As part of the London 2012 Festival, 30 Brazilian artists are taking over the capital, spending 30 days creating 30 new works of art around the city during the Olympics. Expect to see magnetic bananas on London landmarks, mini performances in Londoners’ homes and artists suspended from trees.
27 June 2012
The young artists, some of Rio de Janeiro’s finest, fly in on July 6 and will be camped out at Battersea Arts Centre (BAC), in what is being described as a Rio Occupation London. People’s Palace Projects (PPP), an arts organisation based in the Department of Drama at Queen Mary, University of London, is coordinating the Brazilian/British artistic invasion.
The project is part of the London 2012 Festival, the spectacular 12-week nationwide celebration of the cultural Olympiad that is running from 21 June until 9 September 2012 (the end of the Paralympic Games).
Visual and digital artists, film makers, graphic and theatre designers, dancers, choreographers, musicians, an architect and a DJ from Rio will collaborate with British artists on works inspired by, and installed in, different parts of the city.
In addition to BAC and V22, host cultural organisations in London include Southbank Centre, V&A Museum, Rich Mix, Albany Theatre and Roundhouse.
“Rio's artistic expeditionary force will be camped out at BAC, where they will live and sleep, but each of them will occupy a different location across the capital where they will conjure up varied creations in response to the city. Installations will appear in streets, parks, at theatres, cinemas, galleries, rooftops and homes,” explains Rosie Hunter of PPP.
Artistic directors Gringo Cardia, known internationally for his work with the Barbican, Southbank Centre and Young Vic, and Christiane Jatahy, whose work recently featured at the Vienna Festival, lead a cast of artists drawn from the frontline of a dynamic new generation of cultural innovation.
“Inspired by Brazilian artists involved in the cultural invasion of the '86 World Cup in Mexico, the London 'occupiers' are coming to the capital to start their own journey through to Rio 2016,” adds Rosie. A return ‘invasion’ is planned for April 2013, when London artists will camp out in Rio as they start their journey to the Olympics in 2016.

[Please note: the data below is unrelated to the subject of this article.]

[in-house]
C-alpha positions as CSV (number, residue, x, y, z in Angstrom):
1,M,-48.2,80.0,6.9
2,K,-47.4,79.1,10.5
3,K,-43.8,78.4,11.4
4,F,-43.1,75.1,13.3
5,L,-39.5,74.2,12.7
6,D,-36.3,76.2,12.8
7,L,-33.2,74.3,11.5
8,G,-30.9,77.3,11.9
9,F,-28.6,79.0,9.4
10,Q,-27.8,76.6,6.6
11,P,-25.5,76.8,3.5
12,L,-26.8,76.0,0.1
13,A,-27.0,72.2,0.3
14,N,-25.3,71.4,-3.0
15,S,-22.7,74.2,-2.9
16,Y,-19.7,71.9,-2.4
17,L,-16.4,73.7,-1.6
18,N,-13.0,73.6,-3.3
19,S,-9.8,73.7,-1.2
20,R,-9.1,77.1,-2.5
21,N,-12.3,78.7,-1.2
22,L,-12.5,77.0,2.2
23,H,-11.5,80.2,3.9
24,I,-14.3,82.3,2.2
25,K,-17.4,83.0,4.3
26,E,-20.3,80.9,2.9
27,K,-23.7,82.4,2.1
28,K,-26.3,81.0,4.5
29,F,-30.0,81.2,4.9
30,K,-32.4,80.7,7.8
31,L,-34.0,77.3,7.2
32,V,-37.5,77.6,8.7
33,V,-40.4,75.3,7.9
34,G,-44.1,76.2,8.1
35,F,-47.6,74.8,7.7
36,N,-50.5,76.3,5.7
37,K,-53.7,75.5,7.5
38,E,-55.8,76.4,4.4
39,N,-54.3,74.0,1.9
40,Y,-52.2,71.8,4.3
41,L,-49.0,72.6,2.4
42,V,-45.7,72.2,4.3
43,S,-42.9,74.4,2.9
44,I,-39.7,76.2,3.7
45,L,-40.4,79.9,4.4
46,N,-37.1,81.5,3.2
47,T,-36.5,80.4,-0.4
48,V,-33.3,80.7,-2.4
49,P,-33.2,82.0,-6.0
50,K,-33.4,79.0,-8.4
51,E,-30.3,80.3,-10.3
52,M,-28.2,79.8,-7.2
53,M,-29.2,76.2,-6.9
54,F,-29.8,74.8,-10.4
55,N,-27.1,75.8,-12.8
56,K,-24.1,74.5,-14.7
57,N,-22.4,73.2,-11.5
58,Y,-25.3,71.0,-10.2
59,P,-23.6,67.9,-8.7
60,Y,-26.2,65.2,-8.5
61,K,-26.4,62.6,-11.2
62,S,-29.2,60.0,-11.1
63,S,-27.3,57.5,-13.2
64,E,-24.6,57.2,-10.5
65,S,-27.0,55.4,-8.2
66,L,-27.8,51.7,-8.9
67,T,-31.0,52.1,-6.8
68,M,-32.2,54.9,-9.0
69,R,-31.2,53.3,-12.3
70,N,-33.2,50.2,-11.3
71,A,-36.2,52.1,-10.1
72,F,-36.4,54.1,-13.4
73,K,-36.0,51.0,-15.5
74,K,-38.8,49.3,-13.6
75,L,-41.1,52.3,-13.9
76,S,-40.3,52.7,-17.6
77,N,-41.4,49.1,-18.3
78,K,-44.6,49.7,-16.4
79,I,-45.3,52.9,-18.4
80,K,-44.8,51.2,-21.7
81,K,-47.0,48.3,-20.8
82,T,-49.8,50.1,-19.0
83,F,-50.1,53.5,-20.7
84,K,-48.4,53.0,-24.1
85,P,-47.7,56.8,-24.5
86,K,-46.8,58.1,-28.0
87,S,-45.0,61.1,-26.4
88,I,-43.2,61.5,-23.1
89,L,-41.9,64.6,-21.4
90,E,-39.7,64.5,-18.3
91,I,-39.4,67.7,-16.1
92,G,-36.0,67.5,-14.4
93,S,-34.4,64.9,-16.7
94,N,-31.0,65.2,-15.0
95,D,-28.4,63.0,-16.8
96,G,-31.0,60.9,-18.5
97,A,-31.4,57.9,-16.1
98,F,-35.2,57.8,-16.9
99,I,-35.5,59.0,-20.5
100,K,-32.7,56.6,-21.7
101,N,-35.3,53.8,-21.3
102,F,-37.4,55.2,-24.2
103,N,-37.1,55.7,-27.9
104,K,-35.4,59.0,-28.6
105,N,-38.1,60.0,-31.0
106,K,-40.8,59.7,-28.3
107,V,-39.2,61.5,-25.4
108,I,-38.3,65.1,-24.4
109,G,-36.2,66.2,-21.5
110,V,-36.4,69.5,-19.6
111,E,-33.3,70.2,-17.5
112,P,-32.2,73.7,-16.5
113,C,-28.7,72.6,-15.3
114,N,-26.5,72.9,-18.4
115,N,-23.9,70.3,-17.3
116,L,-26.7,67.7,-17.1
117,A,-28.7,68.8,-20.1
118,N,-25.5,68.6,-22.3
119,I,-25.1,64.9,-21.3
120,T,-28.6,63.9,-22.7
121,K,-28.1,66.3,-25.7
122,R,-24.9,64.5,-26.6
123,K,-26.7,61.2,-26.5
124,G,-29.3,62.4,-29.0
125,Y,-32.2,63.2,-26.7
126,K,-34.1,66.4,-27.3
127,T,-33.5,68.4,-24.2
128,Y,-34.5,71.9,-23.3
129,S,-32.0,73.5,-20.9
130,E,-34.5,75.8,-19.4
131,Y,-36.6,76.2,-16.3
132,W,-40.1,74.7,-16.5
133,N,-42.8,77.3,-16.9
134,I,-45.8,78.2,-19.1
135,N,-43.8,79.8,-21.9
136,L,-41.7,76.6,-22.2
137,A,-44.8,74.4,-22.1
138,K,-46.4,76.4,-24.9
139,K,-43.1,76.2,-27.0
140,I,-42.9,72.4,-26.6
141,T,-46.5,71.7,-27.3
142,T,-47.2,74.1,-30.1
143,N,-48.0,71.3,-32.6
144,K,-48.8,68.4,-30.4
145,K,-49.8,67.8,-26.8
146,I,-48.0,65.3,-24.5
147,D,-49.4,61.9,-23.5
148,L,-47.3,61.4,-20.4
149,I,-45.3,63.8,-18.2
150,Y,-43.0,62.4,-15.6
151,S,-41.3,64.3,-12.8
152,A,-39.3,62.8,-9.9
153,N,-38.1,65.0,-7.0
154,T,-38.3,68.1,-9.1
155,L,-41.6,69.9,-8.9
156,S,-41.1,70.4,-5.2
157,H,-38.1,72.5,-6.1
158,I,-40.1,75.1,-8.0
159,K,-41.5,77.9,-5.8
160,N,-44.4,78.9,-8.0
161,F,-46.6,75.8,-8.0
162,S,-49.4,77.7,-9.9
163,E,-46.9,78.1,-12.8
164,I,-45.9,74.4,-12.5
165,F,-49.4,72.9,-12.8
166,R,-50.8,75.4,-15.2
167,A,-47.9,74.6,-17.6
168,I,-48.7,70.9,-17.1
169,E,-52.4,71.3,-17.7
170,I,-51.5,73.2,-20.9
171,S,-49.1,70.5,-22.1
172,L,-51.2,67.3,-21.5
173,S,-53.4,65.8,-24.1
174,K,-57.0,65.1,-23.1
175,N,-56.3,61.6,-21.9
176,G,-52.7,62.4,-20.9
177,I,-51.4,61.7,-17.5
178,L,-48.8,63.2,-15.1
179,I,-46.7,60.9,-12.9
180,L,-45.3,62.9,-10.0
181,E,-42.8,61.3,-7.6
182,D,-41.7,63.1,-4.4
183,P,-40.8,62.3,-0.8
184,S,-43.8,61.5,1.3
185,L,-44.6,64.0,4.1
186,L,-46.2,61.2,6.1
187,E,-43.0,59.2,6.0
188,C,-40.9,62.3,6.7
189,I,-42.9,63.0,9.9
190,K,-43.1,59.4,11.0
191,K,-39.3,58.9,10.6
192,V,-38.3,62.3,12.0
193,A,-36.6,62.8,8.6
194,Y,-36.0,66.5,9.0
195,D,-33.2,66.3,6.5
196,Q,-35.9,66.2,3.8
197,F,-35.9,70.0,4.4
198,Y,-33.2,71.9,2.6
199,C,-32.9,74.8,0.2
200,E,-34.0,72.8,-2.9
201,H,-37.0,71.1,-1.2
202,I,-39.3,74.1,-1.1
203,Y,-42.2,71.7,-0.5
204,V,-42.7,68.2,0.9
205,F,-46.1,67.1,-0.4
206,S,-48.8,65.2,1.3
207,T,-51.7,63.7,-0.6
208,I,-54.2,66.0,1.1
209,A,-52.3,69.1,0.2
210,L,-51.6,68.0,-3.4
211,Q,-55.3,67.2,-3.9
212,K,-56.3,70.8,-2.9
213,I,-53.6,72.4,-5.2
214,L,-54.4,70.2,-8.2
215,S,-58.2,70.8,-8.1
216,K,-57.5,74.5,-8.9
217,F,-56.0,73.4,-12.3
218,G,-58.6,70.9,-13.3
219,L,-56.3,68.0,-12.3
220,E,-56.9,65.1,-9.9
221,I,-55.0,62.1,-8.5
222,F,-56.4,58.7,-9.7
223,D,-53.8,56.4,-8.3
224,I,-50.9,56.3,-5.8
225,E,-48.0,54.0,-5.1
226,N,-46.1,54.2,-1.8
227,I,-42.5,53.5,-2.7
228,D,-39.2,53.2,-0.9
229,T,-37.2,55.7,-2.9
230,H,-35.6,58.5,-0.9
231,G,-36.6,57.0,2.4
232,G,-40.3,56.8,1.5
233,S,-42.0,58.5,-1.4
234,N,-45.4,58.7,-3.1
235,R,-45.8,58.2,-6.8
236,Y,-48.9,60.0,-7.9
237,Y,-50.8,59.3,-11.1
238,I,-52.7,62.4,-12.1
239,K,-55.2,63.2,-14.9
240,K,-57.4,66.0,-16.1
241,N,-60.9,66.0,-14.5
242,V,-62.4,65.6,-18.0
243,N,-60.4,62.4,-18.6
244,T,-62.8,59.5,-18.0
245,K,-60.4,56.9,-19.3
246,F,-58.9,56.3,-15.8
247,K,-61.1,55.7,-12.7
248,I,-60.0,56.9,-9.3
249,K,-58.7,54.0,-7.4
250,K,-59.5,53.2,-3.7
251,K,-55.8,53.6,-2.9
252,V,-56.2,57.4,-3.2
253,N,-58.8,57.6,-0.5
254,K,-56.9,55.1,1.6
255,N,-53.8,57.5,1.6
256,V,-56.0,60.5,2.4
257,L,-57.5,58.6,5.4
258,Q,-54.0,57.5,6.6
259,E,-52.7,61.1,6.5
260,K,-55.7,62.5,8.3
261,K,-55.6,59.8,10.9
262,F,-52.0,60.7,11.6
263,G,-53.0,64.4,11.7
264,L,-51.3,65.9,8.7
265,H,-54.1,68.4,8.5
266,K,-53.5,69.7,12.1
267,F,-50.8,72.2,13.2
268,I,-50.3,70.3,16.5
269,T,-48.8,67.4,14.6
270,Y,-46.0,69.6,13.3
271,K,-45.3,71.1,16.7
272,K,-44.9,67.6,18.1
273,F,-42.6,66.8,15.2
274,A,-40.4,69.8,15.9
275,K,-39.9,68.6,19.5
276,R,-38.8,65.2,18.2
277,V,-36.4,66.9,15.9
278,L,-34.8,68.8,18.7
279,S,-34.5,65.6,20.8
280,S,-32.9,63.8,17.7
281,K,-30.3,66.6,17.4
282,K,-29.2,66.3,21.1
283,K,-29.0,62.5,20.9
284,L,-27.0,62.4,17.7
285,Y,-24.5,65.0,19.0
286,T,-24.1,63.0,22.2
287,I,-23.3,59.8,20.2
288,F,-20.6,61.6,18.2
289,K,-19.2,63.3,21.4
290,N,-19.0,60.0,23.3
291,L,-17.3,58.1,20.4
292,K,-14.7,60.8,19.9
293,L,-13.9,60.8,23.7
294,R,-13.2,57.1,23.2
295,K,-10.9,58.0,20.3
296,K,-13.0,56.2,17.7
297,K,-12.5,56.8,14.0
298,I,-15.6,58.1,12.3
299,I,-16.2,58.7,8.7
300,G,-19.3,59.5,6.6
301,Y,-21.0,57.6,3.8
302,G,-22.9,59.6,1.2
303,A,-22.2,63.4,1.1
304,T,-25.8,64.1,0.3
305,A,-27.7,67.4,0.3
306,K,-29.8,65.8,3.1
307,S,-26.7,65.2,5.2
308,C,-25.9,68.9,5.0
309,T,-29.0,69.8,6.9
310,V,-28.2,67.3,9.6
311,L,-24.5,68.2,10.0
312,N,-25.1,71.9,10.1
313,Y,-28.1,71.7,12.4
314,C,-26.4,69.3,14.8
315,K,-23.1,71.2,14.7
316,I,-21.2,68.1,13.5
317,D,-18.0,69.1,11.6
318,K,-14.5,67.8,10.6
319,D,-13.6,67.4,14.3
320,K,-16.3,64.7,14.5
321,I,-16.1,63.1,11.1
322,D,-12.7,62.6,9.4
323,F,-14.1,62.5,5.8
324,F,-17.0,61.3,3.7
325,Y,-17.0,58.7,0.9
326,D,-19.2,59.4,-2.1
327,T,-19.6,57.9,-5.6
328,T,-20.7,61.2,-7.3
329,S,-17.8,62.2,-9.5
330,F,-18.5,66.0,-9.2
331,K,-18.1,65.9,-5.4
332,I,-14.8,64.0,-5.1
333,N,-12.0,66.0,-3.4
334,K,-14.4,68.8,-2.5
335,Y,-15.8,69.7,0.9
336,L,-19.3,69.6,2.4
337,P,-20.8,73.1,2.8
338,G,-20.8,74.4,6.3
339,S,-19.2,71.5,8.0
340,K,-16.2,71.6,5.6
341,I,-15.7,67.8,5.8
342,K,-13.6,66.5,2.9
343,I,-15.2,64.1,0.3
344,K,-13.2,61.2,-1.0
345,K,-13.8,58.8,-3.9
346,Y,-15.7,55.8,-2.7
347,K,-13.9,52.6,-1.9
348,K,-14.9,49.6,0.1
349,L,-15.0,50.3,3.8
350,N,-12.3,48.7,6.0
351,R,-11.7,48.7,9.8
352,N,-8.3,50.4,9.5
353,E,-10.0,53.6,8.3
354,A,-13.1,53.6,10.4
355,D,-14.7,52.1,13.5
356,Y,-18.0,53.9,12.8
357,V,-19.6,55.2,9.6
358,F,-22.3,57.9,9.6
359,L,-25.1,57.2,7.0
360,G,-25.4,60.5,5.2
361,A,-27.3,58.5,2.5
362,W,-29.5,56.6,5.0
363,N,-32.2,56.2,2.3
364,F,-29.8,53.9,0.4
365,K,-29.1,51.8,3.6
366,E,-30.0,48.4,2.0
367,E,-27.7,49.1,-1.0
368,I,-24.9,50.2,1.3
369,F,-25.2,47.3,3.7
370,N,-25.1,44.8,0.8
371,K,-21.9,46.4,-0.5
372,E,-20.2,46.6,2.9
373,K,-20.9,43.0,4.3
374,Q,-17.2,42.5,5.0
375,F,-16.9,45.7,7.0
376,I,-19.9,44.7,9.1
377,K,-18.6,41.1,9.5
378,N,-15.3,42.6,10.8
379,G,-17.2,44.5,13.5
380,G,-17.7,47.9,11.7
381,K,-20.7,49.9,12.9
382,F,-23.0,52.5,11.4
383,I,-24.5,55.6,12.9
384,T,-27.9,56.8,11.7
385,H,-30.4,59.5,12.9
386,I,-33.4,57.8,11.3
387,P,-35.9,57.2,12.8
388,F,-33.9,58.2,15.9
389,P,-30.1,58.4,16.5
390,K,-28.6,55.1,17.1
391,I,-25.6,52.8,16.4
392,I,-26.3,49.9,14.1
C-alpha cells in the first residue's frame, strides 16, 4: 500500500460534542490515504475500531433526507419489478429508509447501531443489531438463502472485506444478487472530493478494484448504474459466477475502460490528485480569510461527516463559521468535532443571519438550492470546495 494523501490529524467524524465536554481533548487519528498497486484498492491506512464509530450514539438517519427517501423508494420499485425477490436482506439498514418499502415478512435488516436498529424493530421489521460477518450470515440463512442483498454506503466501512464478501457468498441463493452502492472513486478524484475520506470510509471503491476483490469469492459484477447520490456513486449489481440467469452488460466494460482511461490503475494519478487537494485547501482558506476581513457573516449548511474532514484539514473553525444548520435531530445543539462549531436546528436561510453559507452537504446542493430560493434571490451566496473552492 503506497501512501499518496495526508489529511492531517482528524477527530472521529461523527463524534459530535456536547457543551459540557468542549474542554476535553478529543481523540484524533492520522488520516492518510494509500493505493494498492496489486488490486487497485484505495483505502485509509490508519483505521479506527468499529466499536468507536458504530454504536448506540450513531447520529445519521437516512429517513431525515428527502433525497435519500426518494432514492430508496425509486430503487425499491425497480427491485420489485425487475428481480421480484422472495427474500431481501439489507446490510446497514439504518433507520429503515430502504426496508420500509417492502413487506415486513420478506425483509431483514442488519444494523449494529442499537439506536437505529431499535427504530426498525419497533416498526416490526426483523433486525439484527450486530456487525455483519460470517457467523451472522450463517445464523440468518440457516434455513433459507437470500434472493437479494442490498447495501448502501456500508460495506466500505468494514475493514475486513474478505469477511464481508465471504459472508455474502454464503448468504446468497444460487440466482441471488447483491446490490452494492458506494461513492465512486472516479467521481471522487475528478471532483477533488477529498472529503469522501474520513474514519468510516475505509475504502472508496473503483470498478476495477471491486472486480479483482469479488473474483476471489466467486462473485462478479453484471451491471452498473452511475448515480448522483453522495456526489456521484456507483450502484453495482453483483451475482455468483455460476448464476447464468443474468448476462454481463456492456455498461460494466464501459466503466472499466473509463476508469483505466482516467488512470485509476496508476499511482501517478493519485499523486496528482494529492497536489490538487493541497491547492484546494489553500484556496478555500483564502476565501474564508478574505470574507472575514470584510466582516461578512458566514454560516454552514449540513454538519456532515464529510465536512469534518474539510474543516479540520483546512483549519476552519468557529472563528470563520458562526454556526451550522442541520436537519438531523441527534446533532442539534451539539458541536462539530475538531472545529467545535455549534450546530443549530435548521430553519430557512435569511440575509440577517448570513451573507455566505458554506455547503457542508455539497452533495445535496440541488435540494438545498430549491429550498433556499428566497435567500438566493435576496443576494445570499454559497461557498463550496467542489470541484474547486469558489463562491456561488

Rio Occupation London will build towards the three-day finale festival, which will bring together the artists and exhibit the work they created across the city during their invasion. The festival will take place at the Biscuit Factory in Bermondsey from August 1-3, 2012, as part of the V22 Summer Club.
Rio Occupation London was commissioned by the London Organising Committee of the Olympic and Paralympic Games (LOCOG) and Rio’s State Secretariat of Culture. The project is co-funded by Petrobras, Brazil's leading sponsor of artists and cultural institutions, the British Council, Arts Council England, LOCOG and Rio’s Secretariat of Culture.
Ruth Mackenzie, London 2012 Festival Director, said: "Rio Occupation London is bringing together 30 brilliant artists from Rio de Janeiro to work with London's leading arts organisations and surprise us all with new collaborations for the London 2012 Festival. I can’t wait to see what they produce in London this summer, and I look forward to their collaborations for Rio during their build up to the Olympic and Paralympic Games in 2016"
Adriana Rattes, Rio de Janeiro’s State Secretary of Culture said: "Rio Occupation London will strengthen international cultural relations, promote a dynamic, attractive and contemporary view of the state, establishing a world stage to present the best of Rio’s emerging art, engaging it, through its artists, in the Olympic spirit, and will create a legacy for Rio 2016.”
For media information, contact:Paul Jordan